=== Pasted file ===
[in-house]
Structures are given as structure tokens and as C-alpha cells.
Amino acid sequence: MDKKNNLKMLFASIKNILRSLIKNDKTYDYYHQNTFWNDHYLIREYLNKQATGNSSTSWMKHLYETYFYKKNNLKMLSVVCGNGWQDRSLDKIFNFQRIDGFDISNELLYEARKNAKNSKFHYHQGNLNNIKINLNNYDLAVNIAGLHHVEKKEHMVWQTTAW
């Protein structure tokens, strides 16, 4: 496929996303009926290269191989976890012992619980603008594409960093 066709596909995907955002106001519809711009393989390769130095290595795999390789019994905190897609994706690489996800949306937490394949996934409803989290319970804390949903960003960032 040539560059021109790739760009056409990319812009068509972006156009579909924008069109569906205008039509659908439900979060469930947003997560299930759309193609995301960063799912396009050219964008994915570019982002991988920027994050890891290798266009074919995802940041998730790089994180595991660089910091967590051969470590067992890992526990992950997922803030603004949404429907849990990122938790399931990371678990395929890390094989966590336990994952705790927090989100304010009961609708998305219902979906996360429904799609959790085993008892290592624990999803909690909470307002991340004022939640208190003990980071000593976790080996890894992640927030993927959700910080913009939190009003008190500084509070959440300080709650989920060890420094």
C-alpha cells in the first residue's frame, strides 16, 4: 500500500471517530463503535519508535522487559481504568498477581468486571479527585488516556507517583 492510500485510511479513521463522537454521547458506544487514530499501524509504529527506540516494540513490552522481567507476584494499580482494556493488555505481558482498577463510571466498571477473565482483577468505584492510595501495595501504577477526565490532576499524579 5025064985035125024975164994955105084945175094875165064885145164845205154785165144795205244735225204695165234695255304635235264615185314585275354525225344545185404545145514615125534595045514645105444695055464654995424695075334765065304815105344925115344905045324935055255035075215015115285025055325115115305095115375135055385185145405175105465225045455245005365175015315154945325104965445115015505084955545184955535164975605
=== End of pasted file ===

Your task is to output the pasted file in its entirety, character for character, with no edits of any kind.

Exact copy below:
[in-house]
Structures are given as structure tokens and as C-alpha cells.
Amino acid sequence: MDKKNNLKMLFASIKNILRSLIKNDKTYDYYHQNTFWNDHYLIREYLNKQATGNSSTSWMKHLYETYFYKKNNLKMLSVVCGNGWQDRSLDKIFNFQRIDGFDISNELLYEARKNAKNSKFHYHQGNLNNIKINLNNYDLAVNIAGLHHVEKKEHMVWQTTAW
């Protein structure tokens, strides 16, 4: 496929996303009926290269191989976890012992619980603008594409960093 066709596909995907955002106001519809711009393989390769130095290595795999390789019994905190897609994706690489996800949306937490394949996934409803989290319970804390949903960003960032 040539560059021109790739760009056409990319812009068509972006156009579909924008069109569906205008039509659908439900979060469930947003997560299930759309193609995301960063799912396009050219964008994915570019982002991988920027994050890891290798266009074919995802940041998730790089994180595991660089910091967590051969470590067992890992526990992950997922803030603004949404429907849990990122938790399931990371678990395929890390094989966590336990994952705790927090989100304010009961609708998305219902979906996360429904799609959790085993008892290592624990999803909690909470307002991340004022939640208190003990980071000593976790080996890894992640927030993927959700910080913009939190009003008190500084509070959440300080709650989920060890420094």
C-alpha cells in the first residue's frame, strides 16, 4: 500500500471517530463503535519508535522487559481504568498477581468486571479527585488516556507517583 492510500485510511479513521463522537454521547458506544487514530499501524509504529527506540516494540513490552522481567507476584494499580482494556493488555505481558482498577463510571466498571477473565482483577468505584492510595501495595501504577477526565490532576499524579 5025064985035125024975164994955105084945175094875165064885145164845205154785165144795205244735225204695165234695255304635235264615185314585275354525225344545185404545145514615125534595045514645105444695055464654995424695075334765065304815105344925115344905045324935055255035075215015115285025055325115115305095115375135055385185145405175105465225045455245005365175015315154945325104965445115015505084955545184955535164975605